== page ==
London Stock Exchange terror bomb plot was 'amateurish'
A plot to bomb the London Stock Exchange was "amateurish" and unlikely to succeed, a court has heard.
Father-of-three Gurukanth Desai, 30, was "more of an anti-capitalist than a radical Islamist", Woolwich Crown Court in London was told.
Rajiv Menon QC, mitigating for Desai, said it was a "poorly thought through and unsophisticated" plot.
Desai and three others pleaded guilty last week to planning to plant a bomb in the toilets of the Stock Exchange.
Five other men have pleaded guilty to lesser terrorism offences.'Parroting nonsense'
Mr Menon told the court: "It is more likely than not that there would never have been any detonation of any explosive device at the London Stock Exchange."
Mr Menon played down a bugged conversation between Desai and his brother in which they said Hitler "had been on the same side as the Muslims" and they claimed that fewer than 100,000 Jews died in the Holocaust.
"He's more of an anti-capitalist than a radical Islamist, notwithstanding what he said about the Holocaust on 28 November , where he was in effect parroting nonsense he had read on some conspiracy theory website," he said.
Mr Menon added that the plot was intended to cause "terror, property damage and economic harm" but he said there was also a risk of death or serious injury.
The prosecution has outlined how a separate branch of the extremist group based in Stoke-on-Trent plotted to raise funds for a terrorist training camp in Pakistan-controlled Kashmir for British radicals to attend.
But Joel Bennathan QC, for Usman Khan, 20, said it was "highly unlikely" that that would have happened.
Mr Bennathan said only a few thousand pounds had been raised before Khan and others were arrested.'Revenge fantasy'
He said a discussion among the group about setting off pipe bombs in the toilets of two pubs in Stoke-on-Trent lasted only four minutes.
"It's not particularly about jihad, it's about young men indulging almost in a revenge fantasy," he said.
Andrew Hall QC, the barrister of Mohammed Shahjahan, 27, said the training camp plan would "inevitably" have come to light because three "deluded young men" were well known to the UK authorities and had been placed under MI5 surveillance.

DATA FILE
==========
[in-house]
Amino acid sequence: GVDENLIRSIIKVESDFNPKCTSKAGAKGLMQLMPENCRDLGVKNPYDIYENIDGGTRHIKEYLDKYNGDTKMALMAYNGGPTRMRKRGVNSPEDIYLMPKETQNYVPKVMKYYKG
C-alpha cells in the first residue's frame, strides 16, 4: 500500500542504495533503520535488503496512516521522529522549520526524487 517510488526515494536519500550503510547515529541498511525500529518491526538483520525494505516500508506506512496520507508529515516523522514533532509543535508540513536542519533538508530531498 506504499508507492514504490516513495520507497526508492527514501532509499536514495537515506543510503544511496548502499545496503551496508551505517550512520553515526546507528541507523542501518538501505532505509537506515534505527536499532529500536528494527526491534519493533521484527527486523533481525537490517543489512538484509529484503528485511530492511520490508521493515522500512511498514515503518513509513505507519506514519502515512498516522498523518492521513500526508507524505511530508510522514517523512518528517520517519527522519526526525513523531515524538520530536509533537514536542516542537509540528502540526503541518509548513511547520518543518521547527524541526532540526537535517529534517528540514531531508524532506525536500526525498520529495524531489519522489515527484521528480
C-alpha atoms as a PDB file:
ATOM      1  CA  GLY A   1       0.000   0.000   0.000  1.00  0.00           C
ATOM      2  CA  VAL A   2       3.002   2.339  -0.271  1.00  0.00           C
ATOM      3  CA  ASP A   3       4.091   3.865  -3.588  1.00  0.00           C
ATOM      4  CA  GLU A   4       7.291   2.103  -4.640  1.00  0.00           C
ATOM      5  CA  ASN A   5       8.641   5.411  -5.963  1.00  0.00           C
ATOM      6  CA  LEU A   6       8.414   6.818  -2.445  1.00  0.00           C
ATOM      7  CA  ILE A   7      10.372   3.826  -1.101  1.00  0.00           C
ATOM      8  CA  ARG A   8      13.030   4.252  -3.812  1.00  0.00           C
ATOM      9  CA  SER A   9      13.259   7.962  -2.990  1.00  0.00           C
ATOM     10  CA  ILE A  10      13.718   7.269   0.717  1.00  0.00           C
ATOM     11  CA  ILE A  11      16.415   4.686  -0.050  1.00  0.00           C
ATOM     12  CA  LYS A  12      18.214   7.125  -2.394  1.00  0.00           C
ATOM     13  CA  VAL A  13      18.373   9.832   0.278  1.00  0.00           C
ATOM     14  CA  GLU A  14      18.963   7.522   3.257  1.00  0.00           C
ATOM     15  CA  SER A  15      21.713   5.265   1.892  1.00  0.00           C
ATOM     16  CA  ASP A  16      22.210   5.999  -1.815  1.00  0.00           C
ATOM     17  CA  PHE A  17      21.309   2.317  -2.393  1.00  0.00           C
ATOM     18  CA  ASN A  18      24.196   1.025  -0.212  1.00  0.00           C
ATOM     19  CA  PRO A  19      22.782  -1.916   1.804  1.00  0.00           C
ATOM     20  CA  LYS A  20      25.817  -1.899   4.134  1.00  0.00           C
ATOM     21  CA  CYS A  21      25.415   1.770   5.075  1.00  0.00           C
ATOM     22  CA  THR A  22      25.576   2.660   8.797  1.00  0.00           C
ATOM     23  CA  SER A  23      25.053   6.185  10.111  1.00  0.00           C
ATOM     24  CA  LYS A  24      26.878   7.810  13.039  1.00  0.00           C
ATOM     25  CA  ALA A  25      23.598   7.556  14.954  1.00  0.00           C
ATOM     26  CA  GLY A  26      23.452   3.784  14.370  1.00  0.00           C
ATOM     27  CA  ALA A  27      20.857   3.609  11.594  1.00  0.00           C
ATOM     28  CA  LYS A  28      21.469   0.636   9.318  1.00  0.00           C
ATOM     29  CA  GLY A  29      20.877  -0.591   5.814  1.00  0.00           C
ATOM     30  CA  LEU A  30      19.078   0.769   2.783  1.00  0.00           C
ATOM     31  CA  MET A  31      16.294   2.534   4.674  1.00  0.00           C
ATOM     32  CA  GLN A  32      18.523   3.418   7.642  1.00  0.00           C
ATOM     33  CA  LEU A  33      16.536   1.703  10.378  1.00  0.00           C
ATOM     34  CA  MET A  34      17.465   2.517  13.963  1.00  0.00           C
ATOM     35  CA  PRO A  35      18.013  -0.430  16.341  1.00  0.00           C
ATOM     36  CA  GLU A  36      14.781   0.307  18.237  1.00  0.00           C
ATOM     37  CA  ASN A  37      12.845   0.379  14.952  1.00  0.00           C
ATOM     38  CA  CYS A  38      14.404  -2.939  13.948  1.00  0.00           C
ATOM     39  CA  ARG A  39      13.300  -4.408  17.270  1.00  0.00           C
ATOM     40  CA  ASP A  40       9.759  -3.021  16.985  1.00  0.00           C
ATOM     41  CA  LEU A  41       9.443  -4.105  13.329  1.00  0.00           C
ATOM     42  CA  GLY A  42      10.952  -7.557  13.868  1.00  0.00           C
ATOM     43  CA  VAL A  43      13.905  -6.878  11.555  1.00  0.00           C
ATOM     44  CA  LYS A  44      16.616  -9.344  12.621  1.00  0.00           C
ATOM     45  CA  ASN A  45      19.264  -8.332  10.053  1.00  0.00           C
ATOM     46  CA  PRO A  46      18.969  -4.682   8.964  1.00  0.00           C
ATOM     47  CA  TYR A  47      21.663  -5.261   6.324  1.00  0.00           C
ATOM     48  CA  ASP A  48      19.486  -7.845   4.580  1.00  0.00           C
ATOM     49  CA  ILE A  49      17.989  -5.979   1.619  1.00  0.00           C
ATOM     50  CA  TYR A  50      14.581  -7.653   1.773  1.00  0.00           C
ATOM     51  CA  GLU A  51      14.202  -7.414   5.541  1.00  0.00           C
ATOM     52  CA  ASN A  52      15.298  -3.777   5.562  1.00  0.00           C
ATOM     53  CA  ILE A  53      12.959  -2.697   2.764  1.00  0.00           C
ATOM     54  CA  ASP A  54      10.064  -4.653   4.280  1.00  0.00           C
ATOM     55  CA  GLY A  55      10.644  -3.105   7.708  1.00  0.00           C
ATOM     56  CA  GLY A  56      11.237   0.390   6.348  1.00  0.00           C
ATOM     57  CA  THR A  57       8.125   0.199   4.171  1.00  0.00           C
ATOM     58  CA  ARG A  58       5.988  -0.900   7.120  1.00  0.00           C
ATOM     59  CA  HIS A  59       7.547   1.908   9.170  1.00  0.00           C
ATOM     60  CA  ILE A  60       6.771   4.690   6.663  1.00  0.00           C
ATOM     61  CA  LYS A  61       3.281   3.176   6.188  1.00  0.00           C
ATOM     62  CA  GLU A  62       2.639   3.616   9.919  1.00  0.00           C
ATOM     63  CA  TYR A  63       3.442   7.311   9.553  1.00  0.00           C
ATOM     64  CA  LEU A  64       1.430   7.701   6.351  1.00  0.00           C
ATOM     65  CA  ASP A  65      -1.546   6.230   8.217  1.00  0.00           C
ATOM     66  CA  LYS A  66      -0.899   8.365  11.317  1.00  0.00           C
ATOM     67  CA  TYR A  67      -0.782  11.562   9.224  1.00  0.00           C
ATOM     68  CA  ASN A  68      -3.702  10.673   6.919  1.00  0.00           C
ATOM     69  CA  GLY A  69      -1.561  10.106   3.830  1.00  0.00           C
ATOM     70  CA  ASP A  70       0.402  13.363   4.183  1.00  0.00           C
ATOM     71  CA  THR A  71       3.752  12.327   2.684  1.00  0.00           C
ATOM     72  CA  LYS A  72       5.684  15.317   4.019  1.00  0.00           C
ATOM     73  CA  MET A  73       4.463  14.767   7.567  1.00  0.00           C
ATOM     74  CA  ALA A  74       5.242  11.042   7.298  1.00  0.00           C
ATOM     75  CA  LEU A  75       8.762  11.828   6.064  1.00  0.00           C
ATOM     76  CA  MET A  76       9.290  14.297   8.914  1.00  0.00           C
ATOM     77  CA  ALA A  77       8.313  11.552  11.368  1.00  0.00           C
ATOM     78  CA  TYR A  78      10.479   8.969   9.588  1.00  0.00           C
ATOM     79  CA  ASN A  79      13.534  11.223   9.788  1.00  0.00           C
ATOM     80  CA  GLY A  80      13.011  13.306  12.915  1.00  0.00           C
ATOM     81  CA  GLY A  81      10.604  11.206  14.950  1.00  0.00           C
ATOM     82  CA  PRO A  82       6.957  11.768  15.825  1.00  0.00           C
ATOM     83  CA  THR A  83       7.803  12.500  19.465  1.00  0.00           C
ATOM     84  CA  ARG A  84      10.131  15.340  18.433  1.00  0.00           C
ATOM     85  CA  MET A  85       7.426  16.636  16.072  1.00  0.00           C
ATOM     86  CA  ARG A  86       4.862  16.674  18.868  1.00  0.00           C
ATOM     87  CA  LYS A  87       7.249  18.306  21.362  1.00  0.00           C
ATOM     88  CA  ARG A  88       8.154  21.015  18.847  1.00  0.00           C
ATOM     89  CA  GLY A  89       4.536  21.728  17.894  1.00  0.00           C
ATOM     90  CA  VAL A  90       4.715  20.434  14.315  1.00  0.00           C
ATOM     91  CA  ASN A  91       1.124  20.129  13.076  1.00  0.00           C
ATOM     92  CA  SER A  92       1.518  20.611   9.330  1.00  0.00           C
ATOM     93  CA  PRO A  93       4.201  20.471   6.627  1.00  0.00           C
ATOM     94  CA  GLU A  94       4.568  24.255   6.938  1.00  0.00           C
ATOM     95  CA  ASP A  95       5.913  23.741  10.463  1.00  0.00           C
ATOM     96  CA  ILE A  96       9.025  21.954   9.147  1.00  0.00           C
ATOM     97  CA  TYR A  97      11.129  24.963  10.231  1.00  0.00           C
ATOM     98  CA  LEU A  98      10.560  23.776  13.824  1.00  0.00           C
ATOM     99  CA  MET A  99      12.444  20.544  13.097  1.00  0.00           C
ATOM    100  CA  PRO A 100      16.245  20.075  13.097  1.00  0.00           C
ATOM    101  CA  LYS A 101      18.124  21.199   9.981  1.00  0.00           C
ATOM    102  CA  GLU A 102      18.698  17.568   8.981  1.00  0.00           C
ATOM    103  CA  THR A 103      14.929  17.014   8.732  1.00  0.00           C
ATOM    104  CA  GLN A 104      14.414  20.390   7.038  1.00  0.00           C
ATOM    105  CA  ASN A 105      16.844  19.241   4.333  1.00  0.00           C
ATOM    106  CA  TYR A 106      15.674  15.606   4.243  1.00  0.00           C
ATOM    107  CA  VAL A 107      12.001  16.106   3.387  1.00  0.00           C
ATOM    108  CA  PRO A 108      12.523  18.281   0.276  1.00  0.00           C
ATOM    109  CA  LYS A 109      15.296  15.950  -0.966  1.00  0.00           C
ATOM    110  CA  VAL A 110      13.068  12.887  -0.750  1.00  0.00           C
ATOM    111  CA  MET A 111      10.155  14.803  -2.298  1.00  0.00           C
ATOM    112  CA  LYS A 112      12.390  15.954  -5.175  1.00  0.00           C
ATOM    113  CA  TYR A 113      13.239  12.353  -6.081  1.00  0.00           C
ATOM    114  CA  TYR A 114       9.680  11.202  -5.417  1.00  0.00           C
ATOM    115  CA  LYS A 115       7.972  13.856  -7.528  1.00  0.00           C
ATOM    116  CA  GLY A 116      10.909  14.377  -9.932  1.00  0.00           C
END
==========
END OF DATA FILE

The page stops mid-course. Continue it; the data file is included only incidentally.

They ran stalls promoting their views about Islam in Stoke-on-Trent's High Street every week.
The court was told that father-of-two Shahjahan had the highest profile of the group and had given a number of media interviews.
He appeared on a BBC documentary, called My Name is Mohammed, on which he talked about bringing Sharia law to the UK.
Desai and his brother Abdul Miah, 25, both from Cardiff, and Mohammed Chowdhury, 22, and Shah Rahman, 28, both from London, have pleaded guilty to engaging in conduct in preparation for acts of terrorism by planning to plant a bomb in the toilets of the London Stock Exchange.
They were arrested in December 2010 and are being sentenced at Woolwich Crown Court.
Khan and Omar Latif, 28, both from Cardiff, and Shahjahan 27, Nazam Hussain, 26, and Mohibur Rahman, 27, all from Stoke-on-Trent, have pleaded guilty to lesser offences.
In court Chowdhury was described as the "lynchpin" of the group.
He discussed carrying out a "Mumbai-style" attack on Parliament or the London Eye, but the prosecution said: "There is no evidence at all that this group had the physical capability to carry out a Mumbai-style attack."